Date posted: 29/05/2023 5 min read

Powerful problems

As temperatures fall and energy prices rise, should government be stepping in, or will the market work it out?

In Brief

  • Petrol and power prices remain high, following the Ukraine invasion and reduction in supply.
  • Governments have stepped in to try and manage the market, in the face of higher cost of living.
  • Healthy competition is still the best way to ‘manage’ the energy market, and higher prices increase the incentive to transition to renewables.

Sharply higher energy prices have been making significant inroads into people’s budgets. The big reason is the rise in prices following the Ukraine invasion, when Russia and its fellow travellers in the Organization of the Petroleum Exporting Countries (OPEC) oil price rort reduced supplies at a time when post-COVID demand had been strengthening in any event. The world price of a barrel of oil went from around US$52 pre-COVID, and around US$88 pre-invasion, to a peak of US$123 in the middle of last year.

Prices have come down since, but we’re still feeling the effects.

In the December quarter, petrol prices in Australia were nearly 25% higher than they’d been three years earlier, and in New Zealand they were almost 17% higher, while higher energy costs have also aggravated price rises in other areas such as international airfares and domestic heating.

Government intervention

Inevitably fuel and power prices have also become a political problem on both sides of the Tasman. Australia has brought in price caps on coal and gas, partly to help consumers and partly to prevent non-oil energy suppliers making out like bandits on the back of the OPEC price surge. In New Zealand, the government has cut excise taxes on petrol by 25 cents a litre – in Auckland that was worth some 8% off the forecourt price – and while initially planning to reverse the cut the politicians have found it electorally important to keep it running after all (currently till the end of June).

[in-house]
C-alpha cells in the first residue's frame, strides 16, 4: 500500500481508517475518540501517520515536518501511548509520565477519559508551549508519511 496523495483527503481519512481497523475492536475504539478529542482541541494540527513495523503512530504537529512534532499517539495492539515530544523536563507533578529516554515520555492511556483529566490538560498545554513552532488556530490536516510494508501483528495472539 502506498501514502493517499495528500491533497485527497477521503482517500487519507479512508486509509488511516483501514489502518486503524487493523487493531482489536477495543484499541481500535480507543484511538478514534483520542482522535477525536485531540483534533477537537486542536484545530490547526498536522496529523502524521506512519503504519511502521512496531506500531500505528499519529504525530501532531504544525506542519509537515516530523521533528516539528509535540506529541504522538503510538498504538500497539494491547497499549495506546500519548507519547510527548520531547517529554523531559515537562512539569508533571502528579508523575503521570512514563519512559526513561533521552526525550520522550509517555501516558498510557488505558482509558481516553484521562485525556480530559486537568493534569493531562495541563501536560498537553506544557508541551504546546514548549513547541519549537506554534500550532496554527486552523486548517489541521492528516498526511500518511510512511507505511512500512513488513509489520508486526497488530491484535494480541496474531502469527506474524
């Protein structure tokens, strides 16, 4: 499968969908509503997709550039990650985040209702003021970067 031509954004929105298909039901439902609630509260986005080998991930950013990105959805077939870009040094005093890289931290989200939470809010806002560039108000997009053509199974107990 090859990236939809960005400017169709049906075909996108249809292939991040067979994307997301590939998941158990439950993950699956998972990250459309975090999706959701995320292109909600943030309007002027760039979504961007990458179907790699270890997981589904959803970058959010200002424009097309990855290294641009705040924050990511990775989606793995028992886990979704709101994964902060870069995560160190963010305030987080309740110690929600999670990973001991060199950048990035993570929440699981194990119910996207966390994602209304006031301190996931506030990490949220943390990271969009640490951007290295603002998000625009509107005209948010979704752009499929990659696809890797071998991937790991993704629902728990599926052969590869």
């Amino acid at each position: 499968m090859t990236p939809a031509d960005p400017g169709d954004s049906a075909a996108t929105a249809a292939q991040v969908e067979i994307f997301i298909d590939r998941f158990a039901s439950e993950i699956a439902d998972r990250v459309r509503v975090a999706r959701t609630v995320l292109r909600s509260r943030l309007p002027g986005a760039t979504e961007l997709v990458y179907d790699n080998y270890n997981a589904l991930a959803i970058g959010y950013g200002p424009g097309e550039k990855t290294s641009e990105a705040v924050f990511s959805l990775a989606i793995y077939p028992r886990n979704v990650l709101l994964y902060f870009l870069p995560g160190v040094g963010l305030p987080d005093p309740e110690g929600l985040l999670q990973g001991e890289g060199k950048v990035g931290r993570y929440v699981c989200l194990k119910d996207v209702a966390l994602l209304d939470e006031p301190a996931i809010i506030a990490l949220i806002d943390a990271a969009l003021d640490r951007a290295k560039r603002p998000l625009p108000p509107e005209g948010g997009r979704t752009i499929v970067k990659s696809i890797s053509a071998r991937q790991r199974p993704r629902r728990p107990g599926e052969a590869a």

You have to feel some sympathy for the two governments. They’ve had to scrabble around at short notice for policy ideas that might help bring inflation back down to where both countries’ central banks would prefer it, and take some pressure off household budgets that were already under stress. Paying a small fortune for a fill-up at the pump was yet another big bill when wages weren’t keeping pace with inflation, and when a lot of folks were looking down the barrel of significantly higher mortgage bills.

And to be fair, they’ve avoided some of the policy shockers that some countries have perpetrated. In the UK, for example, over 30 electricity retailers have gone bung when caught between the immovable rock of regulated retail prices and the irresistible force of soaring wholesale prices. In Australia, the Australian Energy Regulator (AER) has allowed big increases in the regulated ‘default’ rates that retailers offer to customers who don’t have the wit to shop around. The retailers will, on the current proposal, be able to raise prices by some 20% from 1 July and so recoup their higher wholesale costs.

We’ll pay for it somewhere